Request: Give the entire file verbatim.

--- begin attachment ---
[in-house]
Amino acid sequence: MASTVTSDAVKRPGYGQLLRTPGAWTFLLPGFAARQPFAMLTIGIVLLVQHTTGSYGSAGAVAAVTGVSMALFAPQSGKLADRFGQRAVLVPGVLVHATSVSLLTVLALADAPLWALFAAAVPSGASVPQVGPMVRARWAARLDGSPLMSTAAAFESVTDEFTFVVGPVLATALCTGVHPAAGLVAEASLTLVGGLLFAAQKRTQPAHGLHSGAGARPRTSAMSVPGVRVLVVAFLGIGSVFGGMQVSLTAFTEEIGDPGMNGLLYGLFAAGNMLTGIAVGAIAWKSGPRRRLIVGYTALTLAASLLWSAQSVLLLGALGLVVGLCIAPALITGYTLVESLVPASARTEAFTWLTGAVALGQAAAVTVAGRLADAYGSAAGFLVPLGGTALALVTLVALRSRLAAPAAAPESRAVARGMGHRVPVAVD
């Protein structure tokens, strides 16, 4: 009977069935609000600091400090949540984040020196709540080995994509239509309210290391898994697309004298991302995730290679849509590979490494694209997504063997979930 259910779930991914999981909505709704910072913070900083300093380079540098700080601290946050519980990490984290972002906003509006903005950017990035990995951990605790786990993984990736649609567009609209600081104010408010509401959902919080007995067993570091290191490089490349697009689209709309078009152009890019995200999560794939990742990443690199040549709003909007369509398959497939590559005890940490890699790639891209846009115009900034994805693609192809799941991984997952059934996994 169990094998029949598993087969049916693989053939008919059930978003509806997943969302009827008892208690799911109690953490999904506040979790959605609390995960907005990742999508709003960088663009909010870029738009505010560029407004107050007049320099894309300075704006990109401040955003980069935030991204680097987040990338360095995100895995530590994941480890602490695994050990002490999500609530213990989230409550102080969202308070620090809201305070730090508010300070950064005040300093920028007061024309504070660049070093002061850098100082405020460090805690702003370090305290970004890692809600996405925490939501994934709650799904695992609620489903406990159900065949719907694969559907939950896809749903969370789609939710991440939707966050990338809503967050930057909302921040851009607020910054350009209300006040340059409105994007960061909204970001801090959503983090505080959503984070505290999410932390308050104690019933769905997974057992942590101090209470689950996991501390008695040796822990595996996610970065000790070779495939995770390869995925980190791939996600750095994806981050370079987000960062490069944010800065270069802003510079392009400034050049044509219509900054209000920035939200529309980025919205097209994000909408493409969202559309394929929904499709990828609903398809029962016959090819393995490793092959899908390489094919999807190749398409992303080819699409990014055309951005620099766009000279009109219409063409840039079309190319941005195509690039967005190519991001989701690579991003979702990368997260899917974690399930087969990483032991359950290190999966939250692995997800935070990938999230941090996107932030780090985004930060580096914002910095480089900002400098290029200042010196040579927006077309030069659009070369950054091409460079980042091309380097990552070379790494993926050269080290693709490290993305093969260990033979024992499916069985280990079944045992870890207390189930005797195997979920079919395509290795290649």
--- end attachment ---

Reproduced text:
[in-house]
Amino acid sequence: MASTVTSDAVKRPGYGQLLRTPGAWTFLLPGFAARQPFAMLTIGIVLLVQHTTGSYGSAGAVAAVTGVSMALFAPQSGKLADRFGQRAVLVPGVLVHATSVSLLTVLALADAPLWALFAAAVPSGASVPQVGPMVRARWAARLDGSPLMSTAAAFESVTDEFTFVVGPVLATALCTGVHPAAGLVAEASLTLVGGLLFAAQKRTQPAHGLHSGAGARPRTSAMSVPGVRVLVVAFLGIGSVFGGMQVSLTAFTEEIGDPGMNGLLYGLFAAGNMLTGIAVGAIAWKSGPRRRLIVGYTALTLAASLLWSAQSVLLLGALGLVVGLCIAPALITGYTLVESLVPASARTEAFTWLTGAVALGQAAAVTVAGRLADAYGSAAGFLVPLGGTALALVTLVALRSRLAAPAAAPESRAVARGMGHRVPVAVD
């Protein structure tokens, strides 16, 4: 009977069935609000600091400090949540984040020196709540080995994509239509309210290391898994697309004298991302995730290679849509590979490494694209997504063997979930 259910779930991914999981909505709704910072913070900083300093380079540098700080601290946050519980990490984290972002906003509006903005950017990035990995951990605790786990993984990736649609567009609209600081104010408010509401959902919080007995067993570091290191490089490349697009689209709309078009152009890019995200999560794939990742990443690199040549709003909007369509398959497939590559005890940490890699790639891209846009115009900034994805693609192809799941991984997952059934996994 169990094998029949598993087969049916693989053939008919059930978003509806997943969302009827008892208690799911109690953490999904506040979790959605609390995960907005990742999508709003960088663009909010870029738009505010560029407004107050007049320099894309300075704006990109401040955003980069935030991204680097987040990338360095995100895995530590994941480890602490695994050990002490999500609530213990989230409550102080969202308070620090809201305070730090508010300070950064005040300093920028007061024309504070660049070093002061850098100082405020460090805690702003370090305290970004890692809600996405925490939501994934709650799904695992609620489903406990159900065949719907694969559907939950896809749903969370789609939710991440939707966050990338809503967050930057909302921040851009607020910054350009209300006040340059409105994007960061909204970001801090959503983090505080959503984070505290999410932390308050104690019933769905997974057992942590101090209470689950996991501390008695040796822990595996996610970065000790070779495939995770390869995925980190791939996600750095994806981050370079987000960062490069944010800065270069802003510079392009400034050049044509219509900054209000920035939200529309980025919205097209994000909408493409969202559309394929929904499709990828609903398809029962016959090819393995490793092959899908390489094919999807190749398409992303080819699409990014055309951005620099766009000279009109219409063409840039079309190319941005195509690039967005190519991001989701690579991003979702990368997260899917974690399930087969990483032991359950290190999966939250692995997800935070990938999230941090996107932030780090985004930060580096914002910095480089900002400098290029200042010196040579927006077309030069659009070369950054091409460079980042091309380097990552070379790494993926050269080290693709490290993305093969260990033979024992499916069985280990079944045992870890207390189930005797195997979920079919395509290795290649």